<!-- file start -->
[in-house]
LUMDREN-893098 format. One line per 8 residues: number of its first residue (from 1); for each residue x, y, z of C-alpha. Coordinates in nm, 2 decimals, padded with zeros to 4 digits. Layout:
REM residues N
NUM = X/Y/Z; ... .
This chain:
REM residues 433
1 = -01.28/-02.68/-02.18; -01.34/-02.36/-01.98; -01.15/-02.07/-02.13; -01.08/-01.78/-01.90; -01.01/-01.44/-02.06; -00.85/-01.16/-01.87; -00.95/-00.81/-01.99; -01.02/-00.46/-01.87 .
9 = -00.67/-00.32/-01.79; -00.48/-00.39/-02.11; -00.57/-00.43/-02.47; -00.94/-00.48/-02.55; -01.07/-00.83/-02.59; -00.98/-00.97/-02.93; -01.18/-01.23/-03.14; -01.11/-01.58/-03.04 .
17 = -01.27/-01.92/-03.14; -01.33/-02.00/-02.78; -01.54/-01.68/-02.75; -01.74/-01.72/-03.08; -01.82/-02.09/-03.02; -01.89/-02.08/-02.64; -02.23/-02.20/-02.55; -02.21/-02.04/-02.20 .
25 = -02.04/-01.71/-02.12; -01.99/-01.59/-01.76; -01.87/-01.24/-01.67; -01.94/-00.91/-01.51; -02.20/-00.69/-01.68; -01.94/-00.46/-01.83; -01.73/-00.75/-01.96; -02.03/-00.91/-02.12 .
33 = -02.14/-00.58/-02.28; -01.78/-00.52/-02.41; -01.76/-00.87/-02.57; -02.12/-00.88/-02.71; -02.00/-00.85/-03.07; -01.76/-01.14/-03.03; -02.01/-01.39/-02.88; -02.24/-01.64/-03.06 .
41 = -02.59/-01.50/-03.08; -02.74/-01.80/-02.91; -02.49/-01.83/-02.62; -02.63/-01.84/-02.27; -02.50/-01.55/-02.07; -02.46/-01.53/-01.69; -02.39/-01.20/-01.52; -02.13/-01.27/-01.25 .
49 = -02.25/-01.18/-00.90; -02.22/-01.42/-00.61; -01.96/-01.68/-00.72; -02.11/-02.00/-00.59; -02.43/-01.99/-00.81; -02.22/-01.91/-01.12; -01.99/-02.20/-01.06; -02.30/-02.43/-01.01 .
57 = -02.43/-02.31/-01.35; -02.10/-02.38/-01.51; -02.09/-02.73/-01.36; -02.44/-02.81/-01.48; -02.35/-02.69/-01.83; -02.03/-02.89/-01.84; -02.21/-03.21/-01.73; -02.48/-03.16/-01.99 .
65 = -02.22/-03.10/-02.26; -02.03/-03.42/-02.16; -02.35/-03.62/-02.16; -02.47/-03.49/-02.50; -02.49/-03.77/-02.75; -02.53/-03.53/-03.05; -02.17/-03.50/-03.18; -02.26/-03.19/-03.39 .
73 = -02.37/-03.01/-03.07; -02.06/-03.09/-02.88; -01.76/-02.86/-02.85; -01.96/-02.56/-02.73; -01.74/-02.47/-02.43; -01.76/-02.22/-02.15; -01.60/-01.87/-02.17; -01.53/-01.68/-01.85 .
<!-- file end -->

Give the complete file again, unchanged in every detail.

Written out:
[in-house]
LUMDREN-893098 format. One line per 8 residues: number of its first residue (from 1); for each residue x, y, z of C-alpha. Coordinates in nm, 2 decimals, padded with zeros to 4 digits. Layout:
REM residues N
NUM = X/Y/Z; ... .
This chain:
REM residues 433
1 = -01.28/-02.68/-02.18; -01.34/-02.36/-01.98; -01.15/-02.07/-02.13; -01.08/-01.78/-01.90; -01.01/-01.44/-02.06; -00.85/-01.16/-01.87; -00.95/-00.81/-01.99; -01.02/-00.46/-01.87 .
9 = -00.67/-00.32/-01.79; -00.48/-00.39/-02.11; -00.57/-00.43/-02.47; -00.94/-00.48/-02.55; -01.07/-00.83/-02.59; -00.98/-00.97/-02.93; -01.18/-01.23/-03.14; -01.11/-01.58/-03.04 .
17 = -01.27/-01.92/-03.14; -01.33/-02.00/-02.78; -01.54/-01.68/-02.75; -01.74/-01.72/-03.08; -01.82/-02.09/-03.02; -01.89/-02.08/-02.64; -02.23/-02.20/-02.55; -02.21/-02.04/-02.20 .
25 = -02.04/-01.71/-02.12; -01.99/-01.59/-01.76; -01.87/-01.24/-01.67; -01.94/-00.91/-01.51; -02.20/-00.69/-01.68; -01.94/-00.46/-01.83; -01.73/-00.75/-01.96; -02.03/-00.91/-02.12 .
33 = -02.14/-00.58/-02.28; -01.78/-00.52/-02.41; -01.76/-00.87/-02.57; -02.12/-00.88/-02.71; -02.00/-00.85/-03.07; -01.76/-01.14/-03.03; -02.01/-01.39/-02.88; -02.24/-01.64/-03.06 .
41 = -02.59/-01.50/-03.08; -02.74/-01.80/-02.91; -02.49/-01.83/-02.62; -02.63/-01.84/-02.27; -02.50/-01.55/-02.07; -02.46/-01.53/-01.69; -02.39/-01.20/-01.52; -02.13/-01.27/-01.25 .
49 = -02.25/-01.18/-00.90; -02.22/-01.42/-00.61; -01.96/-01.68/-00.72; -02.11/-02.00/-00.59; -02.43/-01.99/-00.81; -02.22/-01.91/-01.12; -01.99/-02.20/-01.06; -02.30/-02.43/-01.01 .
57 = -02.43/-02.31/-01.35; -02.10/-02.38/-01.51; -02.09/-02.73/-01.36; -02.44/-02.81/-01.48; -02.35/-02.69/-01.83; -02.03/-02.89/-01.84; -02.21/-03.21/-01.73; -02.48/-03.16/-01.99 .
65 = -02.22/-03.10/-02.26; -02.03/-03.42/-02.16; -02.35/-03.62/-02.16; -02.47/-03.49/-02.50; -02.49/-03.77/-02.75; -02.53/-03.53/-03.05; -02.17/-03.50/-03.18; -02.26/-03.19/-03.39 .
73 = -02.37/-03.01/-03.07; -02.06/-03.09/-02.88; -01.76/-02.86/-02.85; -01.96/-02.56/-02.73; -01.74/-02.47/-02.43; -01.76/-02.22/-02.15; -01.60/-01.87/-02.17; -01.53/-01.68/-01.85 .